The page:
ben at links.org
Thu Dec 4 16:31:09 GMT 2014
I'd be happy to have a chat to discuss any of this, btw...
On Mon Dec 01 2014 at 9:44:11 PM Francis Davey <fjmd1a at gmail.com> wrote:
> Apologies if this seems like a very stupid question (or series of
> questions) but this list struck me as being the best place to ask it.
> I'm doing some writing/teaching about legal aspects of money and payment
> systems on the internet (as a more general part of e-commerce). I'm trying
> to get my head around what systems of "electronic money" there are out
> there. Most of what I read is too sales-oriented for me to tell what is
> actually going on.
> Specifically I am interested in knowing if there are any systems of open
> circulation "electronic money" that don't involve smart cards or similar
> physical tokens.
> By "electronic money" I mean specifically money that is a liability on the
> issuer. I.e. there is an issuer and if you present your "copy" of the
> electronic money the issuer must present (or will present) you with some
> currency issued (say) by a sovereign state.
> By "open circulation", I mean one that allows parties to transfer the
> money between them without reference to the issuer or some other central
I think it is fundamental that if you want to prevent double spending you
have to have reference to some central body.
If you think Bitcoin avoids that then you should read my writings on
Bitcoin - because it doesn't. :-)
> Mondex was, as I understand it, an example of such a form of open
> circulation electronic money but relied on a physical token to make sure
> there was no double spending (forgive me if I have misunderstood this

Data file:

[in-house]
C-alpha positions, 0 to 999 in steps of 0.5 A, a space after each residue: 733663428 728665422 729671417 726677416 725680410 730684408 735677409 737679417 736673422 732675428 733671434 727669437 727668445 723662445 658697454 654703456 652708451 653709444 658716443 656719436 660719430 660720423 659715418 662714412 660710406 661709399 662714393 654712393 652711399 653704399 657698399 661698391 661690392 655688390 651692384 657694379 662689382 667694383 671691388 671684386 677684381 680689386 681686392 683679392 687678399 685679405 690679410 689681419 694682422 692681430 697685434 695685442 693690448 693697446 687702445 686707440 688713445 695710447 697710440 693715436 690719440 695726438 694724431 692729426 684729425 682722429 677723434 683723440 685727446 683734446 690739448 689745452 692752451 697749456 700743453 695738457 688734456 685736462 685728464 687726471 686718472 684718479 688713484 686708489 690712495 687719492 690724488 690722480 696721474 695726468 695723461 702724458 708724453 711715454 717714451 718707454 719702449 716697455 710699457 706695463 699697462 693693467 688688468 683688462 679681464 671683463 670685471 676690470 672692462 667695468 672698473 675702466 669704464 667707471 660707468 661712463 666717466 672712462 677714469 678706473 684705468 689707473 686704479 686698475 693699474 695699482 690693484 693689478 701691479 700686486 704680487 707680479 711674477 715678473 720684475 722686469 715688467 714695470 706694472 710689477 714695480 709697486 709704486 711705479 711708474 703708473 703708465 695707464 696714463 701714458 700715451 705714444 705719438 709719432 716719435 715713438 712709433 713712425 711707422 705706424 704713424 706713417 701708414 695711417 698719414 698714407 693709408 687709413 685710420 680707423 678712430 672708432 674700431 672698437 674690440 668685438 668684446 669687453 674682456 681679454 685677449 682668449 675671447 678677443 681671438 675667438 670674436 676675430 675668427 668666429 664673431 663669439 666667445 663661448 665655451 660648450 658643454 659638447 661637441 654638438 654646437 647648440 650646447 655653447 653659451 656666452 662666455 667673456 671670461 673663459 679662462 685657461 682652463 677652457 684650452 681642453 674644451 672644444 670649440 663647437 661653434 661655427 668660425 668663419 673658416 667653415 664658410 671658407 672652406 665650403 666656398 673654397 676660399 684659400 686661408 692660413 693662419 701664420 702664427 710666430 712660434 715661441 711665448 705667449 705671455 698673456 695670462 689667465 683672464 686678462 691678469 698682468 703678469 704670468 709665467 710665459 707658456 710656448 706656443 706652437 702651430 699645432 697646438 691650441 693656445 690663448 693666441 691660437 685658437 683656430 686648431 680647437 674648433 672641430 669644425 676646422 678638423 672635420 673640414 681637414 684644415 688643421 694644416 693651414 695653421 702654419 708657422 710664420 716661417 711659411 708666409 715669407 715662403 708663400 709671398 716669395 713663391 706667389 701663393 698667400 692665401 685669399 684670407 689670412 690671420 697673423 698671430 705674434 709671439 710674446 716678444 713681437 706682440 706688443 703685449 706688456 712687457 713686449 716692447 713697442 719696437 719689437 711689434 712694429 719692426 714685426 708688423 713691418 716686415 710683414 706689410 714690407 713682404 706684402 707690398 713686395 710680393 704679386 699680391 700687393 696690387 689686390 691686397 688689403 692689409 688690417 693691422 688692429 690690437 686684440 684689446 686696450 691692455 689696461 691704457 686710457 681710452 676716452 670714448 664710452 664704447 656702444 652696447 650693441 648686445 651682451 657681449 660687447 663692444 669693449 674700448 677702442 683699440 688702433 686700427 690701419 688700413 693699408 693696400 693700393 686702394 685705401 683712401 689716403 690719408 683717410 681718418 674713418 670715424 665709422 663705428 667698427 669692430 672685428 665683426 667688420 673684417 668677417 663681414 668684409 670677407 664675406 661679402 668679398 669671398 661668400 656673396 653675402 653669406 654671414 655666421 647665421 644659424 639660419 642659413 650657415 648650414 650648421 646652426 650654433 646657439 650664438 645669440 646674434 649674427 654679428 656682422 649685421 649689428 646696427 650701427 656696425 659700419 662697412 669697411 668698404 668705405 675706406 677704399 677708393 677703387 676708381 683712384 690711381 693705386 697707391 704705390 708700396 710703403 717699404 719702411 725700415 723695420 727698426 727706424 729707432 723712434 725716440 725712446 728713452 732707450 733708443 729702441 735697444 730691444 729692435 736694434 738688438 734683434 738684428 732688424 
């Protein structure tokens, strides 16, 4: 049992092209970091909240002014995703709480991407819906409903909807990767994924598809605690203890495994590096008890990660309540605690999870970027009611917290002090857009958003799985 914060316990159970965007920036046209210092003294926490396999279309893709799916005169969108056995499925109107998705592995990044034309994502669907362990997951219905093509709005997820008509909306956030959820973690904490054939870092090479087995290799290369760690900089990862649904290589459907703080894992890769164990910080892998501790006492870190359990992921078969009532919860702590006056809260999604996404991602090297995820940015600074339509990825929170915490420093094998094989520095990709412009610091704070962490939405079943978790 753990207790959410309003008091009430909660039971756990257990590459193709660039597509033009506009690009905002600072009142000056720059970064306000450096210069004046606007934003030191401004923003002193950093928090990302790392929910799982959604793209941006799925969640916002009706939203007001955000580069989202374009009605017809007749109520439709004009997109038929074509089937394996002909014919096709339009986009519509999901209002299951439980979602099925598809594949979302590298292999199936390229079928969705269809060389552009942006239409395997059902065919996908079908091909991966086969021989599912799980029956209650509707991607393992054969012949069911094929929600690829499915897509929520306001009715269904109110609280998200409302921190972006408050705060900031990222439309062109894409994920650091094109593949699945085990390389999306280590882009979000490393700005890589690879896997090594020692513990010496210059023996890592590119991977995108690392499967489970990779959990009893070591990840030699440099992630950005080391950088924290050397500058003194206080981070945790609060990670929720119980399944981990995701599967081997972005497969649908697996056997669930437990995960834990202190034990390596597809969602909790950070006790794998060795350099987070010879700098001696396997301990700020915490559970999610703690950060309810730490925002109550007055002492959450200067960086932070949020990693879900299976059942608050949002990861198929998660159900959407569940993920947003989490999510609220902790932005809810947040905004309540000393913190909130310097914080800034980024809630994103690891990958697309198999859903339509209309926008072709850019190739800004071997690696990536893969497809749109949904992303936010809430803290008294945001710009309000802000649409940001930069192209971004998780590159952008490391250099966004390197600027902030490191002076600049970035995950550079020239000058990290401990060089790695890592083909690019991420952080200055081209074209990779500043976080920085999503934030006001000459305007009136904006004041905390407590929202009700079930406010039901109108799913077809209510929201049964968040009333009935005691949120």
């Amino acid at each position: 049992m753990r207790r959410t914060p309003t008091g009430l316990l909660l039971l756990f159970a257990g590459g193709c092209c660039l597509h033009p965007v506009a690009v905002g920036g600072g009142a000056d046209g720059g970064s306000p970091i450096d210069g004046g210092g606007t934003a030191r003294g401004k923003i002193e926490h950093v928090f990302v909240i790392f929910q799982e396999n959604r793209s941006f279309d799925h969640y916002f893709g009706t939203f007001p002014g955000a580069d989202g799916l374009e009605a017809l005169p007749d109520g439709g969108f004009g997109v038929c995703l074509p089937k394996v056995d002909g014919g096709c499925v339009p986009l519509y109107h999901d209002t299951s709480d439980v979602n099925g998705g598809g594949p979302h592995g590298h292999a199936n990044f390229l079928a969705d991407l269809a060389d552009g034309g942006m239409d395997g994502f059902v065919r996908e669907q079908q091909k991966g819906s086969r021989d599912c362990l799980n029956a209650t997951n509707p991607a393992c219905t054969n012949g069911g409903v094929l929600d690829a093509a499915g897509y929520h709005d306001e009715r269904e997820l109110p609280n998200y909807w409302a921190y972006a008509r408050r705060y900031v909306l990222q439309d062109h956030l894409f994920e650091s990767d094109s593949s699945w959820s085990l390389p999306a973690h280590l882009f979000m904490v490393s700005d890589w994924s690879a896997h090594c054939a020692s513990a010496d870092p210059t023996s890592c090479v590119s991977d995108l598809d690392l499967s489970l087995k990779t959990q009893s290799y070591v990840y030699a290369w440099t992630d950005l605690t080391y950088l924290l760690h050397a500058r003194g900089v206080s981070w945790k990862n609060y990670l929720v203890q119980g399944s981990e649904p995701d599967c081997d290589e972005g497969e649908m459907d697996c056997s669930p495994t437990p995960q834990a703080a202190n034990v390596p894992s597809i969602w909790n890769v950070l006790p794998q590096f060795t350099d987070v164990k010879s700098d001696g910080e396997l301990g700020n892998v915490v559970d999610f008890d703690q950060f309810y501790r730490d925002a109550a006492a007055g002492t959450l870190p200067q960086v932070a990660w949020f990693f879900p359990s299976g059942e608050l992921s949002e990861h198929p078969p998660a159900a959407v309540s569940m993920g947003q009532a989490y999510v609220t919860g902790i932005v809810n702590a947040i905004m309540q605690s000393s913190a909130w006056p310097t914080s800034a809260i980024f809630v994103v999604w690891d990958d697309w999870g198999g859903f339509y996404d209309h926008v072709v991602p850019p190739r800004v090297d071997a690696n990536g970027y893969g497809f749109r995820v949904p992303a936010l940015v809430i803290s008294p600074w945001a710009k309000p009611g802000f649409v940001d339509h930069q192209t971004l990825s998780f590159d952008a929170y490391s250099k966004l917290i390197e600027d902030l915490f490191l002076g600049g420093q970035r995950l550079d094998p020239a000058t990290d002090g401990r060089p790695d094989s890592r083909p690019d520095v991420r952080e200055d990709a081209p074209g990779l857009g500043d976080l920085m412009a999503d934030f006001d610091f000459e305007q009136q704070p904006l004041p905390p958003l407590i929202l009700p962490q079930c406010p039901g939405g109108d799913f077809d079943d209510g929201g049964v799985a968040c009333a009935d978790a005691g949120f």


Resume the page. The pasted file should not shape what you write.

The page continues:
> NB: please no criticism of whether it actually achieved these goals :-).
> Clearly cryptocurrencies openly circulate but they aren't "electronic
> money" (*) because they don't represent a liability on anyone.
It is interesting that you think this is what defines money. I was at a
think tank recently on the future of money, and it seems that money people
agree that there are three things you need:
1. Store of value
2. Unit of account
3. Medium of exchange
It seems to me that none of these _require_ someone to have a liability,
that's just one way to skin the cat...
BTW, some argued that Bitcoin failed on "store of value" by being too
volatile. But then, some fiat currencies have been pretty volatile in
> Are there any examples of such things, or are all "electronic money"
> systems essentially reliant on smart cards or references back to an issuer?
> Ultimately I am trying to work out whether there is anything new (from a
> legal perspective).
> (*) There's a directive on "electronic money" and being a liability on the
> issuer is an essential (though not only) part of being electronic money.
> Bitcoin is not "electronic money" in that sense and so doesn't fall within
> all the regulatory rules of the same.
> Francis Davey
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